Graff and the battle school’s officers have known for some time that Bonzo intends to kill Ender; they allow Bonzo’s attack to happen, they even want it to happen. They capture it all on video, from several angles. They could prevent it, but they won’t. The effect of this is of course to increase our sympathy for Ender, yet we are also supposed to sympathize with the officers. They don’t do this because they want Ender to be hurt, they don’t enjoy the prospect of anyone being hurt, but they do it because they must do it to train Ender so he can save the human race.
To this Card adds one circumstance after another to cause us to side with Ender: Ender’s enemies surprise him when he is at his most vulnerable, naked and alone in the showers. Ender is smaller and younger than his opponent, and Dink, the one boy there who is on Ender’s side, can’t intervene. Ender doesn’t want to fight, but does because he has no alternative other than to let himself be killed. And he’s not fighting for himself alone — the fate of the earth, we are told, depends on his survival. If Ender dies, the last hope of the human race dies with him, thus making his self-defense an ultimately self-less act.
Bonzo and the other boys represent all the abuse Ender has suffered up until then in the novel. Bonzo’s gang includes Ender’s earlier enemy Bernard, and mentally, Ender includes his earlier tormenters when he thinks, “All it would take for the picture to be complete was for Stilson and Peter to be there, too.”  These enemies are cruel and, unlike Ender, enjoy the prospect of maiming or killing, even if they have an unfair advantage. The terms in which the boys are presented rival those of the melodramatic villains in a silent movie: “Many were smiling, the condescending leer of the hunter for his cornered victim.”  Bonzo enjoys the prospect of killing Ender:
Dink cried, ‘Don’t hurt him!’
“Why not?” asked Bonzo, and for the first time he smiled.
Ah, thought Ender, he loves to have someone recognize that he is the one in control, that he has power.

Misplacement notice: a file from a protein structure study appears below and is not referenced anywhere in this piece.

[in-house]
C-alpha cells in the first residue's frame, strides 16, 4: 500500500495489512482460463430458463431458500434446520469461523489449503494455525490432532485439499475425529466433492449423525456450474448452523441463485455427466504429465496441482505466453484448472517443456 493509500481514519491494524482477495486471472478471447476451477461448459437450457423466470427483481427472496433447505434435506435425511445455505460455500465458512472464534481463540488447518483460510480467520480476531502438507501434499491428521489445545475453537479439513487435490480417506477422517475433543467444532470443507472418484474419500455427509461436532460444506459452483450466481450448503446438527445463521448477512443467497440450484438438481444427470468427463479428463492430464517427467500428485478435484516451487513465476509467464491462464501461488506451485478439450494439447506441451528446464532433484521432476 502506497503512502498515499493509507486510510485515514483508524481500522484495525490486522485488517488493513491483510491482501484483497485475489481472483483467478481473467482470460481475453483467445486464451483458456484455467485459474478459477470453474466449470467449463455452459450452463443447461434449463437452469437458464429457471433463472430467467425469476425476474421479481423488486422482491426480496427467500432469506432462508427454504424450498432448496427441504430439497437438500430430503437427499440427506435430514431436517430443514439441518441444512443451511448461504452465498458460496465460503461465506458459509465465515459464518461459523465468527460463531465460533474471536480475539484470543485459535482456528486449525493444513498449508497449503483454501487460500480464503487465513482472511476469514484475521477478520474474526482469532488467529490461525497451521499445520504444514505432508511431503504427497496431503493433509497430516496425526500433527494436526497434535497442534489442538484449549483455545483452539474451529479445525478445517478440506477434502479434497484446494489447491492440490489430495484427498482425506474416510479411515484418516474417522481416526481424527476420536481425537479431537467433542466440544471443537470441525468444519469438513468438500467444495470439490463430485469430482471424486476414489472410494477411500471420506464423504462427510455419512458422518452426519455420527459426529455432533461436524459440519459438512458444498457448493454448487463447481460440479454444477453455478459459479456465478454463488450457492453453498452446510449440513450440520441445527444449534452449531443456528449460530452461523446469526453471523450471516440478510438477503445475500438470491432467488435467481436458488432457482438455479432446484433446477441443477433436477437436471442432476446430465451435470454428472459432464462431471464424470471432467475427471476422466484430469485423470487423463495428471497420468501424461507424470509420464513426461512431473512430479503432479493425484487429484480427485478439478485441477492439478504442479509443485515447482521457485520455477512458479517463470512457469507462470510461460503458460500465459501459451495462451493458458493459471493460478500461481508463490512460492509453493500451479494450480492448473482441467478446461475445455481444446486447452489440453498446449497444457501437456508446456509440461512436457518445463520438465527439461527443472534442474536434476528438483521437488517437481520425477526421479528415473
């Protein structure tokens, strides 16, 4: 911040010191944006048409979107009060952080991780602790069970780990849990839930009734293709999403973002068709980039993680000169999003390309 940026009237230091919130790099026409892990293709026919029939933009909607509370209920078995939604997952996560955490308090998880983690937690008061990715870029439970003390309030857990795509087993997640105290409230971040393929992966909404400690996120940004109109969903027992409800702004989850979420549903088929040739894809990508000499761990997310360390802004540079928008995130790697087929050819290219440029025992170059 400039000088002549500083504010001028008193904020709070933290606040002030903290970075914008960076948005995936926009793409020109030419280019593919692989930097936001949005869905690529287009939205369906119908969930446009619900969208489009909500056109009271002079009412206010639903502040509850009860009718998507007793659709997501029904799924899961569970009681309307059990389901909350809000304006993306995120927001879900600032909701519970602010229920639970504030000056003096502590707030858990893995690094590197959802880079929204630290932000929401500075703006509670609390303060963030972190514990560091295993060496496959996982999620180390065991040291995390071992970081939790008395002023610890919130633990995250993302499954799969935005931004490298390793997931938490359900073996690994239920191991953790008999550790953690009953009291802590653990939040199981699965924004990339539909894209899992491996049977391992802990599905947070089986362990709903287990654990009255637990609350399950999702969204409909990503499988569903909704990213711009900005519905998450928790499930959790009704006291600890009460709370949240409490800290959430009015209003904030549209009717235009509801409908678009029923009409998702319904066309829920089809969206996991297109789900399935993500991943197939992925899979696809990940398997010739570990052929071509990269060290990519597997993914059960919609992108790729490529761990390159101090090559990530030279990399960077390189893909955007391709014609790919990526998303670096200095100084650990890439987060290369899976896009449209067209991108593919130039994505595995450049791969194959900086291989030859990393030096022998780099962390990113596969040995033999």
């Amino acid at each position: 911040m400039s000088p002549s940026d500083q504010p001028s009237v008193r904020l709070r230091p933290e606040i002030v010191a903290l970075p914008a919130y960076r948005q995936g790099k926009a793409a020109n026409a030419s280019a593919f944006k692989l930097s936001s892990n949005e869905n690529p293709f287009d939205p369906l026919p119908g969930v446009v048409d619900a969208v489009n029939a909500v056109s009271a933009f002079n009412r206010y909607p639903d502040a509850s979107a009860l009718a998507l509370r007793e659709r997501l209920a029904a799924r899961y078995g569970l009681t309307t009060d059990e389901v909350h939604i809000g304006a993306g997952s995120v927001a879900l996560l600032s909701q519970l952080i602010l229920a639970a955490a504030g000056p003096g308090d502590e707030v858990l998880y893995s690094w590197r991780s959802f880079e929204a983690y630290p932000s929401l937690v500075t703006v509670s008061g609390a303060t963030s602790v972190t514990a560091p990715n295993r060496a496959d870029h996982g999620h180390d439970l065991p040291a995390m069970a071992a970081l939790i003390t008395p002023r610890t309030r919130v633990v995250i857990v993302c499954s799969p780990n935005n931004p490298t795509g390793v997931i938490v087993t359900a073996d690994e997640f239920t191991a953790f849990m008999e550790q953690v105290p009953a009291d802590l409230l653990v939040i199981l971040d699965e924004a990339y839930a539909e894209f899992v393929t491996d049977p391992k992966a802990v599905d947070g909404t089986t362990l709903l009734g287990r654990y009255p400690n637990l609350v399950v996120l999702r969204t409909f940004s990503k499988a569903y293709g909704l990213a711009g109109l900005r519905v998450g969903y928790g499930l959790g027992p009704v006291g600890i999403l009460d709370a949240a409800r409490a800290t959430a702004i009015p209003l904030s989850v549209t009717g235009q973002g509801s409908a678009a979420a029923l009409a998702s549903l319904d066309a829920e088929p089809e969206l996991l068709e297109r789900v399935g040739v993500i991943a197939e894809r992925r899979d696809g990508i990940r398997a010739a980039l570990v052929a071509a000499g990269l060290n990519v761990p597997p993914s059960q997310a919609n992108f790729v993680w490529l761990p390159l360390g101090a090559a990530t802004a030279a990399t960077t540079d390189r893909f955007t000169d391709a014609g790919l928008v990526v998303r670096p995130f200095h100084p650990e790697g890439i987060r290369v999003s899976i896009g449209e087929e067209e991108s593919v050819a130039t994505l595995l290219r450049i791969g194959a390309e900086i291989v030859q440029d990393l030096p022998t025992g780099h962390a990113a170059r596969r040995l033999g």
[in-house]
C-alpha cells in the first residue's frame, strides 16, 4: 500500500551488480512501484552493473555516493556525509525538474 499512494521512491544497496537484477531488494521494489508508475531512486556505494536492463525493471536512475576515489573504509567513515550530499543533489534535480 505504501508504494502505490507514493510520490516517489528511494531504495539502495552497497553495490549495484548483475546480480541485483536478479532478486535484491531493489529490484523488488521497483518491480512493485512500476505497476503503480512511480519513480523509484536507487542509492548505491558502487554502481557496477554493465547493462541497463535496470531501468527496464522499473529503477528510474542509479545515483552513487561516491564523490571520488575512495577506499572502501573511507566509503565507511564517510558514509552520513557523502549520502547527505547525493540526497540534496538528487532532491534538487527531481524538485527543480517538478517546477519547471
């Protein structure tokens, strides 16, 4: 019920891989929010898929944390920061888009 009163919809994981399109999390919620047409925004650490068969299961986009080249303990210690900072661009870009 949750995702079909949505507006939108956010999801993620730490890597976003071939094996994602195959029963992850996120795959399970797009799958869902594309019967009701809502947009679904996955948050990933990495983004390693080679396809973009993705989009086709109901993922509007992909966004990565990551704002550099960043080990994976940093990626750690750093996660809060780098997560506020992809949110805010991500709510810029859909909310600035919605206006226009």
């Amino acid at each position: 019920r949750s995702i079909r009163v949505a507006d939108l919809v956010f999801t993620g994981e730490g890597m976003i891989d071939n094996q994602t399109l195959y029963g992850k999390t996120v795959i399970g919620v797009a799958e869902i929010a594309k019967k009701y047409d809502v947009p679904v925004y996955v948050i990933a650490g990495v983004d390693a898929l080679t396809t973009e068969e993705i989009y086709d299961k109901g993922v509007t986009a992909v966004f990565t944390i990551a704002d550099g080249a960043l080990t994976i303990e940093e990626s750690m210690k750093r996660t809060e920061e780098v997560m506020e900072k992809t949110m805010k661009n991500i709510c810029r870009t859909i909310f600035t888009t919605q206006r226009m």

Bonzo is immune to reason. When Dink points out that their real enemy is the buggers, and that killing Ender may doom the human race, instead of having second thoughts Bonzo is simply more enraged. Ender thinks: “You’ve killed me with those words, Dink. Bonzo doesn’t want to hear that I might save the world.”  Ender’s enemies don’t care about the human race, all they want is their own revenge.
Bonzo is also immune to pleas for mercy. When Ender begs Bonzo not to hurt him, Bonzo is only more determined. “For other boys it might have been enough that Ender had submitted; for Bonzo, it was only a sign that his victory was sure.” 
Despite his desperate circumstances, Ender coolly reads Bonzo’s character and manipulates him into fighting one-on-one. Once the fight begins, Ender easily beats Bonzo to a pulp, without himself even getting scratched: when it comes to the test, Bonzo the formidable adversary is stupid and incompetent, or his rage makes him stupid and incompetent. Up until now Ender has shown himself to be vastly superior to Bonzo in mental combat; now he shows himself to be equally superior in physical combat. Yet even when it is clear that Ender has already won the fight, Ender persists in maiming Bonzo in order to insure there are no future attacks.
Like many scenes of personal violence in this and other Card works, this fight is painfully intense, ending with Ender kicking Bonzo in the crotch, “hard and sure.”  Though he does not know it at the time, Ender has killed Bonzo. But lest the reader be repulsed by Ender’s pursuing the fight until Bonzo is dead (which an observer might see as vengeful, unwarranted, or vicious), the narrative insists that it is done for entirely rational reasons, not out of a personal desire to lash out. “The only way to end things completely…” Ender thinks, “was to hurt Bonzo enough that his fear was stronger than his hate.” 
Ender generalizes from this situation that the only rational policy to insure safety in the world is to be ready always to cause excessive pain. No authority, law, ally, or social structure may be depended upon. “The power to cause pain is the only power that matters, the power to kill and destroy, because if you can’t kill then you are always subject to those who can, and nothing and no one will ever save you.” 
Despite his settling on this martial philosophy, after it is all over we are assured again that Ender is at heart a pacifist. When Dink justifies Ender’s beating up Bonzo (Bonzo meant to kill Ender, Bonzo was a troublemaker, he had superior strength and size), Ender breaks down and cries.  “I didn’t want to hurt him!” he insists. “Why didn’t he just leave me alone!”